As you develop workshops for your students this coming semester, consider leading a conversation about how to develop and manage one’s “Digital Identity.” It does not surprise me when I bring up this topic with my own students that they have little idea on its personal and professional impact. Today, I wanted to quickly share an outline of the conversation that I have with my students and hopes it inspires you to draft your own version for the students on your campus.
1. Open with a “Social Media” Perspective Video
Since they already spend time watching online video content, opening with a clip usually puts them in a good frame of mind by looking at basic content. The video I use most often with students is Social Media Revolution by Erik Qualman from “Socialnomics” If this video doesn’t fit your needs, feel free to use another one from this list.
A follow up question after watching a video clip may be: “What piece of the video stood out the most for you and why? Did anything surprise you?”
2. Start from a “Branding” Perspective
One thing students can appreciate is how this workshop & conversation could help them find a job, service opportunity, or graduate school. (Dan Schawbel, author of “Me 2.0: Building a Powerful Brand to Achieve Career Success“, has some great ideas on this topic if you are interested in digging deeper.) The topic is rich with conversation opportunities, which is why I start by framing the content around building their own online professional brand. Since their main point of entry into Social Media has been Facebook, to connect with friends and family, you need to shift their current paradigm and get them thinking more broadly. Here are some of the points I cover:
- Write up a 250 word bio: It is always important to have an “elevator speech” prepared, just in case you meet a perspective employer or have to write up a cover letter. Have your students start here and if they are on Twitter, have them use their 160 character bio as a starting point. Include information such as what year they are in school, what they are studying, and any projects they are passionate about.
- Their NEW Profile Picture: Encourage them evolve their profile picture and have someone take a high quality one of them. They can be smiling, relaxed, and/or “in action.” The picture should be a clear one of their face that they can put on all their online network profiles. Encourage them to use a service like Gravatar.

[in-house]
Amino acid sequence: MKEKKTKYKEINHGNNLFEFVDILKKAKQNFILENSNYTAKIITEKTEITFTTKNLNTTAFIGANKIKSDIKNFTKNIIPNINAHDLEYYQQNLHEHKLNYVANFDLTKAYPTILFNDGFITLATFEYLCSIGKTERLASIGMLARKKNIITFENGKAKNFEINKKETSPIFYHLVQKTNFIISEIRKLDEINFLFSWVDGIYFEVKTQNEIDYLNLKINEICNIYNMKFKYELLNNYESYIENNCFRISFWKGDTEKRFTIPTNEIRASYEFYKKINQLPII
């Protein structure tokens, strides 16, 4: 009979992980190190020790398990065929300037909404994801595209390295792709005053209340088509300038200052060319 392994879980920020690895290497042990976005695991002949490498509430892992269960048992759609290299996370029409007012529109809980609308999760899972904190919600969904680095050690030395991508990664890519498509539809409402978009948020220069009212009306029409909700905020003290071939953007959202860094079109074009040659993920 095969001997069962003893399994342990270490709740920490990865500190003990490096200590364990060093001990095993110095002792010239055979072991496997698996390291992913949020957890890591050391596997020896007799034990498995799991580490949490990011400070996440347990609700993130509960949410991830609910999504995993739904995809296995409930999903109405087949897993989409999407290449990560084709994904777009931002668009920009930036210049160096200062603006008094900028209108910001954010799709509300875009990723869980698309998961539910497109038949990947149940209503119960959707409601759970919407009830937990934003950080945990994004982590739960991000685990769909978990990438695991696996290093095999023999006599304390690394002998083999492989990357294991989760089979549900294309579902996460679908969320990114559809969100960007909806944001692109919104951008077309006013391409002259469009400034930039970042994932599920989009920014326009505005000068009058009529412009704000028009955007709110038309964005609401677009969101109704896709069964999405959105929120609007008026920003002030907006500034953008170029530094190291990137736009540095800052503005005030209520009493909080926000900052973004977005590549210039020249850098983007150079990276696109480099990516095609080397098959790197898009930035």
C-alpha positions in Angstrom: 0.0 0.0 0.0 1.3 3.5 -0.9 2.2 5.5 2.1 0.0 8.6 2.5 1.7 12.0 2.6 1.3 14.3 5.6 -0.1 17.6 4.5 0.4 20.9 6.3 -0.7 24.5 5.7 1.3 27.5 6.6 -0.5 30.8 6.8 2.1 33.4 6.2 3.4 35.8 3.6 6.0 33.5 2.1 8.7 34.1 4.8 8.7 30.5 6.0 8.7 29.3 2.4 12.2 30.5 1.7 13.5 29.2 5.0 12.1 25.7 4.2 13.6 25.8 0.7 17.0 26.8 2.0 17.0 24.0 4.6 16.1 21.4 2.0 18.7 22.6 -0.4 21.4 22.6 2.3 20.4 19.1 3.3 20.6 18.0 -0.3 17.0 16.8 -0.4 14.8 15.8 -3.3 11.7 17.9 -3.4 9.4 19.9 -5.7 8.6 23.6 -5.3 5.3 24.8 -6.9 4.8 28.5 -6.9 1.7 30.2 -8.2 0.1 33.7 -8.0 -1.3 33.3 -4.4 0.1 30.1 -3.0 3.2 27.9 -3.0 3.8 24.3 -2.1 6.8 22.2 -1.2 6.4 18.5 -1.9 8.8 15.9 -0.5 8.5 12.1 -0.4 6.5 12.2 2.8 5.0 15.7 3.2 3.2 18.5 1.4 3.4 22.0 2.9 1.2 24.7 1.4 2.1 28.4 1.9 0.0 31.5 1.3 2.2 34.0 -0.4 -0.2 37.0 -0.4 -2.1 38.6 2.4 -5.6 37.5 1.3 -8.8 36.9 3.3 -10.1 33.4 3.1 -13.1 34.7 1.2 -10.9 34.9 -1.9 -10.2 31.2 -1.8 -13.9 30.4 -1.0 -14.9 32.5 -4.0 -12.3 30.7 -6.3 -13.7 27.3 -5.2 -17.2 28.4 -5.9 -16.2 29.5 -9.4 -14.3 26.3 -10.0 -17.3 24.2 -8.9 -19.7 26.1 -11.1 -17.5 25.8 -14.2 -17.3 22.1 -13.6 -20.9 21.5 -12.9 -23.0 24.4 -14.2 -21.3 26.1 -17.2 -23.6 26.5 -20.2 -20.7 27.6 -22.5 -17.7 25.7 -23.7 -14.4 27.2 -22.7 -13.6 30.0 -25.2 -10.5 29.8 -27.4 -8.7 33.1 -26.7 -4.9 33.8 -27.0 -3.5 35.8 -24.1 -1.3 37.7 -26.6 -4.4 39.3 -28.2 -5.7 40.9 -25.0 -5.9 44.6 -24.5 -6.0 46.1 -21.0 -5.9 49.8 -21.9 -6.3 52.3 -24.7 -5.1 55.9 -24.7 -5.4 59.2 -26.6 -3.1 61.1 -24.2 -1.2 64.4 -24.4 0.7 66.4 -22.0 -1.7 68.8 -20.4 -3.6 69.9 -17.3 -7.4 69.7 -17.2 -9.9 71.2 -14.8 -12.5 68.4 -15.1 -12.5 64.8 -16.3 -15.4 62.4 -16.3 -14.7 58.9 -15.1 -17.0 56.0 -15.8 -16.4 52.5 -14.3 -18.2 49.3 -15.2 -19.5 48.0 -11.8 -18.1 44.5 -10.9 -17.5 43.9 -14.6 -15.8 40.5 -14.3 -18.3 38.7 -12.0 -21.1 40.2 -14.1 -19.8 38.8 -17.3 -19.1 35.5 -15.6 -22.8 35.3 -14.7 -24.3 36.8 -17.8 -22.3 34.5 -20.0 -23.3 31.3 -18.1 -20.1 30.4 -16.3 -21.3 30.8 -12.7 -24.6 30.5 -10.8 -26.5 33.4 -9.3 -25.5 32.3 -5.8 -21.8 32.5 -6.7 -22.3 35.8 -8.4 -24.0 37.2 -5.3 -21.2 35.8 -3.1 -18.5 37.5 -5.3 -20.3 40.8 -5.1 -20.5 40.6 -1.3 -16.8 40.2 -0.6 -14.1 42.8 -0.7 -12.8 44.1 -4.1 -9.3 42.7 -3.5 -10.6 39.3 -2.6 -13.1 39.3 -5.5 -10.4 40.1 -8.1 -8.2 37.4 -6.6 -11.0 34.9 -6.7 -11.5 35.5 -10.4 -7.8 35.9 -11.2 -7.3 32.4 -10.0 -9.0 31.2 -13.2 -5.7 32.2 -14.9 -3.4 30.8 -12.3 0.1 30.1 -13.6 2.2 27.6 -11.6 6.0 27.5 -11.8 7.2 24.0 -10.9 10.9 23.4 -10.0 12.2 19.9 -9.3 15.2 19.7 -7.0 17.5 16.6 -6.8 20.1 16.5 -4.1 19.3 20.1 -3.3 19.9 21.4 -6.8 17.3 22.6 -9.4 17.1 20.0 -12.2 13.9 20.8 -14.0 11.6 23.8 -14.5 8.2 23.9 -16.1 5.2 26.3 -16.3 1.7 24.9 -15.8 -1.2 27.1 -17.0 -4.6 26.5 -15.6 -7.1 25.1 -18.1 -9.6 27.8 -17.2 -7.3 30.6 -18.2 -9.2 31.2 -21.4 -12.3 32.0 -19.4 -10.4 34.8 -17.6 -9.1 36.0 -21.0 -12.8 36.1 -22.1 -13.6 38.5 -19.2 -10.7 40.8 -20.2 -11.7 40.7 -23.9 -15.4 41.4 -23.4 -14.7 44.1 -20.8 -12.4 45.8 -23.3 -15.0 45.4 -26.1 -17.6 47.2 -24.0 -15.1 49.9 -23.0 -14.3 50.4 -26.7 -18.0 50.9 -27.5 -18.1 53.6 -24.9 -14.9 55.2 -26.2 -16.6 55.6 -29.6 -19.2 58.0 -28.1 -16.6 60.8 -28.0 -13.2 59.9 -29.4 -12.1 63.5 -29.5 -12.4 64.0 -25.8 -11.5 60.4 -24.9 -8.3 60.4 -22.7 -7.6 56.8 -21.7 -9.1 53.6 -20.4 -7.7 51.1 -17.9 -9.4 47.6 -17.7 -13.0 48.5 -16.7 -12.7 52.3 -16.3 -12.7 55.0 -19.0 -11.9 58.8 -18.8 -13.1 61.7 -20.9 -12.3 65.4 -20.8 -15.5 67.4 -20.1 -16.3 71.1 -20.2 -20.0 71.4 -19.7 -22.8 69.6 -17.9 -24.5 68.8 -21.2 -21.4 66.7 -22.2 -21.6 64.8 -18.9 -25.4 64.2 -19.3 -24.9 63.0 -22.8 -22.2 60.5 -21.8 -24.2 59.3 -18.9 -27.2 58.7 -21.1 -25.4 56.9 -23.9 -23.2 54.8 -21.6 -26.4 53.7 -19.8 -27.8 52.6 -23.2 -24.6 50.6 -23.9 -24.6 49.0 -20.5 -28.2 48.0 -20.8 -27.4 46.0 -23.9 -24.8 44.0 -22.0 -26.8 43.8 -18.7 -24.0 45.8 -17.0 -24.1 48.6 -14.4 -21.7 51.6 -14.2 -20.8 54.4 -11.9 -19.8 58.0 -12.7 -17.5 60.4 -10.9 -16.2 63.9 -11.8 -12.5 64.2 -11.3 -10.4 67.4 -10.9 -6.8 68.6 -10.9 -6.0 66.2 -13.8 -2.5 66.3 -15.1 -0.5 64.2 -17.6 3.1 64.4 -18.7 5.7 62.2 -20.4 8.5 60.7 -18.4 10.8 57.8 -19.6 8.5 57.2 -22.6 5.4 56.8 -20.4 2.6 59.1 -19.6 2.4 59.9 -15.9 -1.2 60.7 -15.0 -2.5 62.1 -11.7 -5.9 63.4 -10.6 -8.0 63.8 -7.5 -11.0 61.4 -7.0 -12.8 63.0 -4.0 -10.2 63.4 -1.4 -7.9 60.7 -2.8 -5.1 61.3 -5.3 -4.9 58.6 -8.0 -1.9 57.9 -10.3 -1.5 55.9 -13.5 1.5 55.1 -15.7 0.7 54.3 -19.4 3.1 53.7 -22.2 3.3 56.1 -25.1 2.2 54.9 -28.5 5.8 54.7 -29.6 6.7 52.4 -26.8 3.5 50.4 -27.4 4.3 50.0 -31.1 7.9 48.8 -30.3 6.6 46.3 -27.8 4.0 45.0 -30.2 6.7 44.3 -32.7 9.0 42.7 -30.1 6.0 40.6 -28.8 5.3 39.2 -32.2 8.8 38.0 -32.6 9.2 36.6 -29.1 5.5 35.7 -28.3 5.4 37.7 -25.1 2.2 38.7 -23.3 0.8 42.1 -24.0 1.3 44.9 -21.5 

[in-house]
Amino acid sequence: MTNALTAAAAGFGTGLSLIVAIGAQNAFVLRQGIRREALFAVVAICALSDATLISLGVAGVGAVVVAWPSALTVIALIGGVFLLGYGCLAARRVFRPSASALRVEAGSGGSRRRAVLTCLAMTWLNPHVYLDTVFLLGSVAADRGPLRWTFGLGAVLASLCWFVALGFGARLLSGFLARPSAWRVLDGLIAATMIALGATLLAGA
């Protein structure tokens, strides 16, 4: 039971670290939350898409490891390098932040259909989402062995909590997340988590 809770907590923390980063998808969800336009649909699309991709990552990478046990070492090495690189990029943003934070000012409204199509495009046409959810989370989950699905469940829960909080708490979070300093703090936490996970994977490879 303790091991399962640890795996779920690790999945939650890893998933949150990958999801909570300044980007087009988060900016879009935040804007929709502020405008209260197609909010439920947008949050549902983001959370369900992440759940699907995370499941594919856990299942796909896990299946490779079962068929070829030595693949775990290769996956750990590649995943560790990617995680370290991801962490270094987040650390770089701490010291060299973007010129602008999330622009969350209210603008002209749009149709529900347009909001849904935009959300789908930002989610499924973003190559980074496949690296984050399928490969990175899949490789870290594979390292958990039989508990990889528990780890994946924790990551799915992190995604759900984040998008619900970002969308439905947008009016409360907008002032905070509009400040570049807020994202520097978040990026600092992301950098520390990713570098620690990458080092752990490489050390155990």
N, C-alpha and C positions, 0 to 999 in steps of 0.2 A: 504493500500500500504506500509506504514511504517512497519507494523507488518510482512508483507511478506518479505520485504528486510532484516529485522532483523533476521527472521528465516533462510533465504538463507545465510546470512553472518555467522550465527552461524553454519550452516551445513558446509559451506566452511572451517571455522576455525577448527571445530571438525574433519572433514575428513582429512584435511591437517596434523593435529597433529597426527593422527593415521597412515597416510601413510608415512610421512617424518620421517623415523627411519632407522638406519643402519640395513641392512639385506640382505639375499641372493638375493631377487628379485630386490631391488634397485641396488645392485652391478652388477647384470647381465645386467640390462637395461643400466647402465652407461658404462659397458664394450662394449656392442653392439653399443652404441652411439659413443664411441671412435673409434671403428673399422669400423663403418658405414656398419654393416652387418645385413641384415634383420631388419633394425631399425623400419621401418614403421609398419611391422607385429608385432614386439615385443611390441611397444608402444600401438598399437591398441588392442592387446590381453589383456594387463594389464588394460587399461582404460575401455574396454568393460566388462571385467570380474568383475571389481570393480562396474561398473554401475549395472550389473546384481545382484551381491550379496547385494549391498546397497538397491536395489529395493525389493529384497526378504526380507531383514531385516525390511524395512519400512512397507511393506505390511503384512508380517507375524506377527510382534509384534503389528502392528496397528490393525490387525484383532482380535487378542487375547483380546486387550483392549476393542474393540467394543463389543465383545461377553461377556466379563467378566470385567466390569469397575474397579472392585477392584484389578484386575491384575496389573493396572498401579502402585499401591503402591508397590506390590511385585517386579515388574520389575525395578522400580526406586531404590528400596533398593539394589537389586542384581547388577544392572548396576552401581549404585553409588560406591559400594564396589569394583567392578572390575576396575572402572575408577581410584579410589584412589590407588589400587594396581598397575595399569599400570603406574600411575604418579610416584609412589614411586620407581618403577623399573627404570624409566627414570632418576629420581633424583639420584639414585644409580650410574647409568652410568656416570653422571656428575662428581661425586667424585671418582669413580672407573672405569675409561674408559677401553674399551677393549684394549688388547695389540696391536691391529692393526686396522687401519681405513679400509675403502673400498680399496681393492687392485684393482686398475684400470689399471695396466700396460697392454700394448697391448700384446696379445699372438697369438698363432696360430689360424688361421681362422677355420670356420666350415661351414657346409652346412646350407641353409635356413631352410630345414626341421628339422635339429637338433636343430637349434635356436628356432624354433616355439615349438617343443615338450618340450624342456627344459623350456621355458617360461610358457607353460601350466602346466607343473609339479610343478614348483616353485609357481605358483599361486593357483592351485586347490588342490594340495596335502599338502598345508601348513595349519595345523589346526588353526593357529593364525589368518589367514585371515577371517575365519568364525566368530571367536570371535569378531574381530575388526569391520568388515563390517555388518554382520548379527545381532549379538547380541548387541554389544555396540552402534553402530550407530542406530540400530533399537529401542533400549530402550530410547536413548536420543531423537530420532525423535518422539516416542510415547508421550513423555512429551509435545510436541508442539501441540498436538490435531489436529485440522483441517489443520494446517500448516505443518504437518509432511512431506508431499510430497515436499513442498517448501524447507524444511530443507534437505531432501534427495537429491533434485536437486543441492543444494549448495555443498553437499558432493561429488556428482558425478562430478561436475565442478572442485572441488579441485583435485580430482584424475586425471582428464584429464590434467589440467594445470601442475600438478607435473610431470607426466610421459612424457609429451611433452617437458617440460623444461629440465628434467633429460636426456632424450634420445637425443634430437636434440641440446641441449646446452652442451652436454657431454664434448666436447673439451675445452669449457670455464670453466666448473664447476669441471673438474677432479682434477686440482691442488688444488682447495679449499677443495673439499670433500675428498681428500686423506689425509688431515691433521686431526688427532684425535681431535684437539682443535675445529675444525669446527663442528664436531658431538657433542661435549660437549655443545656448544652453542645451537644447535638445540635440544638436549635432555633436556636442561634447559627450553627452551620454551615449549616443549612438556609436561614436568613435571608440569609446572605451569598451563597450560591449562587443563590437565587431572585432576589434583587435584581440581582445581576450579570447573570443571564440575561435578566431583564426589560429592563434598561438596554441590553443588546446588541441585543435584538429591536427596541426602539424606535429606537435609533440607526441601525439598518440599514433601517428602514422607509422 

- Purchase Their Name’s URL: This may be challenging for some who have common names, but an important part of claiming one’s online brand and identity is to purchase their URL. The content of their URL may be a blog or an electronic portfolio, but in any case, it is better to own that piece of online real estate, instead of having some else own it.
- Selecting Their Online Name: Some call it their “handle”, “username”,or “alias”, but in terms of online branding, choosing your online name is an important decision. While my full name is “Edmund Cabellon”, most people know me as “Ed Cabellon.” So it was a no brainer that I went with “EdCabellon” as my online name. This way, Facebook, Twitter, LinkedIn, etc. all use the same online name for consistent branding. Before making your final decision, you may want to check your online name against KnowEm to see if anyone else is already using it.
- Create an About.Me Page: Now that you have the above all done, create an About.me page and centralize all of this content into one page. About.me is a clean, slick look that you can personalize to reflect your professional brand in a way that you see fit.
Processing question: What piece of this is the hardest to think about and accomplish and why?
3. Online Context and Content
Now that you have them thinking about and building their online professional brand, its time to move on to their online context and content. The pieces above were about getting their online shells built, now its time to fill it with the digital version of their awesomeness. Here are the things I would cover: